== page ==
the diabetes epidemic
What is Diabetes?
Diabetes occurs when the body can no longer produce insulin or cannot make good use of the insulin it creates. Insulin is essential for the body to utilise glucose from food for energy. Not being able to produce insulin or use it effectively leads to raised glucose levels in the blood, known as hyperglycaemia. Over the long term, high glucose levels are associated with damage to the body and failure of various organs and tissues.
Type 1 diabetes results from an auto-immune disorder where the body’s defence system attacks the insulin-producing cells in the pancreas, resulting in an inability to produce insulin. Type 2 diabetes develops from environmental, lifestyle, and genetic predisposition factors. People with Type 2 diabetes have insulin; however, they do not have enough for the body to function adequately.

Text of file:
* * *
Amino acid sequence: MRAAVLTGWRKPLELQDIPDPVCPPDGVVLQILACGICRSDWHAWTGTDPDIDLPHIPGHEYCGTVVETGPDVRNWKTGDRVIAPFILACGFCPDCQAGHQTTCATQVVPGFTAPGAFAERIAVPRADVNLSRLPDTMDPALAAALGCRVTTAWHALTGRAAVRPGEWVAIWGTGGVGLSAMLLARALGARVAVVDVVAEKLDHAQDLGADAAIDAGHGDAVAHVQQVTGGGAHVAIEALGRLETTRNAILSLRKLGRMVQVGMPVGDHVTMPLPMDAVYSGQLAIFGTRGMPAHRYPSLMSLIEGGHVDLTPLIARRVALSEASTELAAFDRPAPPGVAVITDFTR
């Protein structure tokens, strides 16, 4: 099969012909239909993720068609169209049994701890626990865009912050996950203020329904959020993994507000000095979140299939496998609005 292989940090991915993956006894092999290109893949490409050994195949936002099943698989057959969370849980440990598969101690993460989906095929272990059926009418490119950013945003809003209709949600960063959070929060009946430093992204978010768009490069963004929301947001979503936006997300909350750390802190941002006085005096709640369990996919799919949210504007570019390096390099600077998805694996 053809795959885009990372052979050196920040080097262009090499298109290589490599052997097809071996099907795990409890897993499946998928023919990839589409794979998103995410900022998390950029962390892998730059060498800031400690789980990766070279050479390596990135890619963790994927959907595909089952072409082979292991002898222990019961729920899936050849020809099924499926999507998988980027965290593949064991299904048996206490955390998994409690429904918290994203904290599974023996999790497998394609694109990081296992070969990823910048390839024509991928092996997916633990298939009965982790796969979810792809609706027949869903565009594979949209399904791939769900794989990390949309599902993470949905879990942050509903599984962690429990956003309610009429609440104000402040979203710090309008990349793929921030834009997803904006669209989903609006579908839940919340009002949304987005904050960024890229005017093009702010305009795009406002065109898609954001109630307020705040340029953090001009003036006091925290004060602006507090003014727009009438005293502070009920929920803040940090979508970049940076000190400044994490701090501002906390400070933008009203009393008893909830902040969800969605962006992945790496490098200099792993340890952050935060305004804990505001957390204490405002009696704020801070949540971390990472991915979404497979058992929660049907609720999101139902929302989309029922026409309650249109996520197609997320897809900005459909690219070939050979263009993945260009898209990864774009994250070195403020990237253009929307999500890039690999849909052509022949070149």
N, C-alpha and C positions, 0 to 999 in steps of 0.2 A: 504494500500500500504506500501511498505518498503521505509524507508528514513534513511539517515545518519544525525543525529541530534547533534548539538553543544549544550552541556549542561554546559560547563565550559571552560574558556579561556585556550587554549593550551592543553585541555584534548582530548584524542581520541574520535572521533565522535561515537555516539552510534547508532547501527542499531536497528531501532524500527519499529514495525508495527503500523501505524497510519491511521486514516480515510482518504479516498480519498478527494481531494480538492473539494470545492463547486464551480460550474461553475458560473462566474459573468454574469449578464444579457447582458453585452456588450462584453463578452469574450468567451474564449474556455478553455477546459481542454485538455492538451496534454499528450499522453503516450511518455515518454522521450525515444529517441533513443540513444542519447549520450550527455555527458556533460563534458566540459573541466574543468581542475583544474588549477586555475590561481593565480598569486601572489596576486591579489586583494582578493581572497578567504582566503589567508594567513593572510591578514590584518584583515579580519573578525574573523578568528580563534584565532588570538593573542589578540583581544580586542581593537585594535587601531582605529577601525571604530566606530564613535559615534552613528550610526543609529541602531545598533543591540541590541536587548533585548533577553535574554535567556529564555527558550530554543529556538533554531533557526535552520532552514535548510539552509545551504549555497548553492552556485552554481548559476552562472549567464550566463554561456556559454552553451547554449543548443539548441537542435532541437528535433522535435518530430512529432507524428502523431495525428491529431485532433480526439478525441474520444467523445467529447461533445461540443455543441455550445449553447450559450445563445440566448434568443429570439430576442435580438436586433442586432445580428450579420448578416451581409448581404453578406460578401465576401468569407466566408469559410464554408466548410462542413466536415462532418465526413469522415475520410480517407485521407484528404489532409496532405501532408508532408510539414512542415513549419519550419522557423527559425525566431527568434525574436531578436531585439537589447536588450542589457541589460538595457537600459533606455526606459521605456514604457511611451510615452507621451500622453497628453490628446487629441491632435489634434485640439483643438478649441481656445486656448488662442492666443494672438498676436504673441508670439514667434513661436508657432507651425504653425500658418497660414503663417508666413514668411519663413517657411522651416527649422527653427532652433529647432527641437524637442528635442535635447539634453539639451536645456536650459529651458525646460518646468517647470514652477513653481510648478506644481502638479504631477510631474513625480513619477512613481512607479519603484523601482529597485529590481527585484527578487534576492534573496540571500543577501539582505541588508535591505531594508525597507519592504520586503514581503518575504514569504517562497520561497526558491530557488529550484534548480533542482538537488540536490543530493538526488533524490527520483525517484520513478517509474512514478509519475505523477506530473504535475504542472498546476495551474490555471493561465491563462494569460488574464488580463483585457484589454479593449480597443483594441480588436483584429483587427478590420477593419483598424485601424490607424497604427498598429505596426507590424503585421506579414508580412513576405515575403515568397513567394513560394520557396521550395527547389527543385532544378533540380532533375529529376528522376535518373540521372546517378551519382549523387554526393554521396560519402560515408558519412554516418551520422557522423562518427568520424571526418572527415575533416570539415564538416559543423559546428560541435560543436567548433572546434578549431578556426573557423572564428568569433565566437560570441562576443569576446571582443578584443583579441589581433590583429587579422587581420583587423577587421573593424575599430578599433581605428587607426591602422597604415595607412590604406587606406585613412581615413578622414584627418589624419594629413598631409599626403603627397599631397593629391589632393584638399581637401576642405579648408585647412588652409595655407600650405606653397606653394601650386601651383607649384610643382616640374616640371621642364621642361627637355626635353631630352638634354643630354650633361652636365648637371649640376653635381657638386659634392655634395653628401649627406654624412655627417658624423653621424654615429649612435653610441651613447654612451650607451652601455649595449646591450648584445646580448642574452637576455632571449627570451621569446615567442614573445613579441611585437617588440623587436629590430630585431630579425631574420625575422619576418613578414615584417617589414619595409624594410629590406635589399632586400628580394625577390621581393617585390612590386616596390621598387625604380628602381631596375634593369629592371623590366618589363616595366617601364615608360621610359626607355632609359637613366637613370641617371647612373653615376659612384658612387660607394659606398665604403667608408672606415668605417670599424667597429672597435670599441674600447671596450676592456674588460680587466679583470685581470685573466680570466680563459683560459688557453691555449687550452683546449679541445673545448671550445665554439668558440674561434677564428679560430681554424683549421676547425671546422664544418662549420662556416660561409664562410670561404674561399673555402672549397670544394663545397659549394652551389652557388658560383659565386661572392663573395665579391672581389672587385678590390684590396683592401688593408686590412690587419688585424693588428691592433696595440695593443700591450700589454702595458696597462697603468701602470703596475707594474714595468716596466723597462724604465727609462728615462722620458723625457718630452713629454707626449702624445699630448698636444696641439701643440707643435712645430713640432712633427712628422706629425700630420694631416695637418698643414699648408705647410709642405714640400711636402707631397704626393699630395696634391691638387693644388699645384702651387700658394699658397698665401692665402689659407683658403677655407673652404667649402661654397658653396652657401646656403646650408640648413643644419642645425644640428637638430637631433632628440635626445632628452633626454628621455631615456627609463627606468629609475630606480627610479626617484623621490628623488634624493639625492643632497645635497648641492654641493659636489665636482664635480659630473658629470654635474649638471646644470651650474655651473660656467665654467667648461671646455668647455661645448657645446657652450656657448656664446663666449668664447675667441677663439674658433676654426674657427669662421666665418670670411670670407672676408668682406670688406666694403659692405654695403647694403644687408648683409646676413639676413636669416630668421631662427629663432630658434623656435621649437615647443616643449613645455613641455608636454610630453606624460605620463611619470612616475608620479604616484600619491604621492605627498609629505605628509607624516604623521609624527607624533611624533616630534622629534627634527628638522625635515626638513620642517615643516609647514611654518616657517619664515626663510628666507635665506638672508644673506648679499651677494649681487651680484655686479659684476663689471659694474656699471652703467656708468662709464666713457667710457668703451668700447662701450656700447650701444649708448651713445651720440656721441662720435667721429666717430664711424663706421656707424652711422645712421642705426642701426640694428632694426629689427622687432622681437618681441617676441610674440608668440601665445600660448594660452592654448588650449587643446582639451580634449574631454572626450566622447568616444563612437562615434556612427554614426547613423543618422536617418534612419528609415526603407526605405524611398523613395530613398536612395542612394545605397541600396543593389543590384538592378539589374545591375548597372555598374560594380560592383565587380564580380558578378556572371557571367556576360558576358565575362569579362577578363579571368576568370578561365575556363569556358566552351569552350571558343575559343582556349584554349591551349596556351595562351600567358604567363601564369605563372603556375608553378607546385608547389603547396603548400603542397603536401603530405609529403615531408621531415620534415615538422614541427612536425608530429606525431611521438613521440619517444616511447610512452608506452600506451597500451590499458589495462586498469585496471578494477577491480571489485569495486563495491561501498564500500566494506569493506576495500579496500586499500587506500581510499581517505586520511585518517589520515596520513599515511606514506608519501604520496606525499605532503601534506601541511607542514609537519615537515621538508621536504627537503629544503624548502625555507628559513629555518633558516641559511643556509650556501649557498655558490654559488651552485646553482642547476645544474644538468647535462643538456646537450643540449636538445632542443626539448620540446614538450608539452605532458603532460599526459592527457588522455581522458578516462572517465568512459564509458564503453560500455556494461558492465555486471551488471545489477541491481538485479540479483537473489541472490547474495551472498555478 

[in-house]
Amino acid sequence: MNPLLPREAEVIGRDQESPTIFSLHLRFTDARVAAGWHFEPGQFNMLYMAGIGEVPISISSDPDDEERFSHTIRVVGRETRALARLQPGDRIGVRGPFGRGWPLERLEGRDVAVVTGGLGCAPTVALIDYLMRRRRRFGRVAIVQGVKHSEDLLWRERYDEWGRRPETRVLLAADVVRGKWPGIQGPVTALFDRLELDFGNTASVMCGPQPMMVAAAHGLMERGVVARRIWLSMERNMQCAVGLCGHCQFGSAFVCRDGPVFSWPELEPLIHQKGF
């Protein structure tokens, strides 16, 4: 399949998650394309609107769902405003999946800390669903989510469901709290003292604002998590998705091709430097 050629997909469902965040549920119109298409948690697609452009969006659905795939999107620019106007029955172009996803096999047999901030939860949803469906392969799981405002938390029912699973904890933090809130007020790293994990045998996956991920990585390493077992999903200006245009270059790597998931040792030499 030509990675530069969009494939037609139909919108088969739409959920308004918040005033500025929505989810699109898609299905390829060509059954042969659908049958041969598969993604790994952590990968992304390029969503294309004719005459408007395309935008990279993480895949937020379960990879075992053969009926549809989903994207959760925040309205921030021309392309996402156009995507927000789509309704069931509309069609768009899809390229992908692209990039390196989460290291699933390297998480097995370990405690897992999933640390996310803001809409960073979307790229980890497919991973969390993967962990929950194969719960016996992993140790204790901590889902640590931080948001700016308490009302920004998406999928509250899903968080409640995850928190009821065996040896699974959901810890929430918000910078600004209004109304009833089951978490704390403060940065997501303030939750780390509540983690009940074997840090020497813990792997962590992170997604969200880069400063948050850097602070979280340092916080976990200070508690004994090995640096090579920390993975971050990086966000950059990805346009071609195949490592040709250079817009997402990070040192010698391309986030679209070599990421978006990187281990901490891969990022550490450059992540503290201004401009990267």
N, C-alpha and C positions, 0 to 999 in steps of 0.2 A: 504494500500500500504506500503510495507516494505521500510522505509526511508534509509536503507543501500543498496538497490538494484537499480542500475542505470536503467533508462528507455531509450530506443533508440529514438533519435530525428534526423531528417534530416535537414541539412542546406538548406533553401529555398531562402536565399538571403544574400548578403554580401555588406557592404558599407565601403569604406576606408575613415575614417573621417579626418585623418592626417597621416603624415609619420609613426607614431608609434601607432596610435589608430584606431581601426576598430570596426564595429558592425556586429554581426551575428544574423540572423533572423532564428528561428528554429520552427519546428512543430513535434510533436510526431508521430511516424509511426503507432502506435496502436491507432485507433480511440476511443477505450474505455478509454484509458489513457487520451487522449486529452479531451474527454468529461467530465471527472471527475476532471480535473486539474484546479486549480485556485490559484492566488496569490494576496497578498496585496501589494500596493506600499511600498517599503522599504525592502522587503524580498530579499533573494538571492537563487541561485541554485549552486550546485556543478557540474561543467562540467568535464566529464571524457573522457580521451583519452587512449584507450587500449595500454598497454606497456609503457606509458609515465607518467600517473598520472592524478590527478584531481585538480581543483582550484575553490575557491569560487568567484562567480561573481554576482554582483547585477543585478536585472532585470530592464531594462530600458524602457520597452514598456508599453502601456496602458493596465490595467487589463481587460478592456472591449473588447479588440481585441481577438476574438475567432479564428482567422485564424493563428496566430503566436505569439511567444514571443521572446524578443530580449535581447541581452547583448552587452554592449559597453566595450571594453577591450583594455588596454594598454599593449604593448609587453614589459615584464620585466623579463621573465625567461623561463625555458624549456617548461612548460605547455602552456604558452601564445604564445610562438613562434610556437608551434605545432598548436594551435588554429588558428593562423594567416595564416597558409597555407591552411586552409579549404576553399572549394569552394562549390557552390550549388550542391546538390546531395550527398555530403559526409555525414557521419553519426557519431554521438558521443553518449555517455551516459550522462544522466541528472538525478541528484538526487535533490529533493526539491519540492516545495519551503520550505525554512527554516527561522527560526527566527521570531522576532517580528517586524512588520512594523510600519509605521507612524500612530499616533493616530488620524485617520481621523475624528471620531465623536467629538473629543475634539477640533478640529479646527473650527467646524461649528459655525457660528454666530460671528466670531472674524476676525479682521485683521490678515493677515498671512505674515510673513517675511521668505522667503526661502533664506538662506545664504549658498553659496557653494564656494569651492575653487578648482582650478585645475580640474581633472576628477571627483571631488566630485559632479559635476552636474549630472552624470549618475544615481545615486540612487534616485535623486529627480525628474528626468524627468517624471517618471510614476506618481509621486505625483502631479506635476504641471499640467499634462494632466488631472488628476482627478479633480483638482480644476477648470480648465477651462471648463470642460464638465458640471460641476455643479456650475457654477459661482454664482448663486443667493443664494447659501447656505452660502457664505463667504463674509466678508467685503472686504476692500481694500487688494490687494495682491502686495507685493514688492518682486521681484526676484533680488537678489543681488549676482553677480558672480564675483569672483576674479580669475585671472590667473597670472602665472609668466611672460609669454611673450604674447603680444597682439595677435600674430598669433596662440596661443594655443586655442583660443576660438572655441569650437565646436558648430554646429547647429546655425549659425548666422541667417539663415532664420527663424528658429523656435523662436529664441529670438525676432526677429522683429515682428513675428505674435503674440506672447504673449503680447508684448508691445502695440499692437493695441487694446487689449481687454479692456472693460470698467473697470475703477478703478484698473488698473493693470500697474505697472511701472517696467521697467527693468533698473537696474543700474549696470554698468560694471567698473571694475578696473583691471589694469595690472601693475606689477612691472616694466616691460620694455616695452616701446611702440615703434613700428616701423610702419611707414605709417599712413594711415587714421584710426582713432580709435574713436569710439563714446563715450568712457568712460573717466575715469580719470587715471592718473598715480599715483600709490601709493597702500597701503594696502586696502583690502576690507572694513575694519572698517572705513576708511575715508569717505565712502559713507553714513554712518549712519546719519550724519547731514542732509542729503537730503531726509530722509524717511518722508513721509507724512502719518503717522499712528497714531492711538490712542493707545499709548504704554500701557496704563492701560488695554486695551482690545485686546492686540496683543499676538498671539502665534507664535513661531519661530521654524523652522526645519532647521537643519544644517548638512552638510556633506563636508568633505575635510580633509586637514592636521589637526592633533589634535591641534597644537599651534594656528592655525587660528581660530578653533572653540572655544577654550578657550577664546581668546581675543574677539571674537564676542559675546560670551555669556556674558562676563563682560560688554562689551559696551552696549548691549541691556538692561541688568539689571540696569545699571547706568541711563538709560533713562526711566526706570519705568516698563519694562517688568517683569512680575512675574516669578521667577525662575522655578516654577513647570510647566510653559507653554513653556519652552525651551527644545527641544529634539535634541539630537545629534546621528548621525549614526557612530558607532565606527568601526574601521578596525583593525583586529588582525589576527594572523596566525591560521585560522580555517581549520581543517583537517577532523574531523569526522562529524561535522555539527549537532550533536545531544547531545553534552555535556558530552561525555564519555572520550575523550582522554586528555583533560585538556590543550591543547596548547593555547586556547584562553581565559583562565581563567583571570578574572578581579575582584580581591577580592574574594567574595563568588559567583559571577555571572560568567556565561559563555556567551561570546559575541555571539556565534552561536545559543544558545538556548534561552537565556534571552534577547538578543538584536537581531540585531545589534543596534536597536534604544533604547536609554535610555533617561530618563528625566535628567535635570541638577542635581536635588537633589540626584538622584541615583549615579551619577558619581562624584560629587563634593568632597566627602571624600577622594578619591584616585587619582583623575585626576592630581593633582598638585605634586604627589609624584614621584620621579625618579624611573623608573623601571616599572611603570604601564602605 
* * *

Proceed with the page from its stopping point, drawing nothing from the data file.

The largest diabetes epidemic
An estimated 260 million people will be living with diabetes in Asia Pacific by 2045.
Asia Pacific has over one third of the world’s total population living with diabetes.
We're Addressing the Challenges of Invasive Glucose Monitoring
Glucose monitoring is critical for people living with diabetes to sustain good health. Currently, the only approved methods for testing glucose levels are painful and invasive. As a result, many people with diabetes do not test as often as clinically recommended, increasing the risk of complications.
Download our industry paper to learn more on:
- the challenges of current glucose monitoring technologies
- the urgent need for non-invasive glucose monitoring
- how non-invasive glucose monitoring will help millions of people with diabetes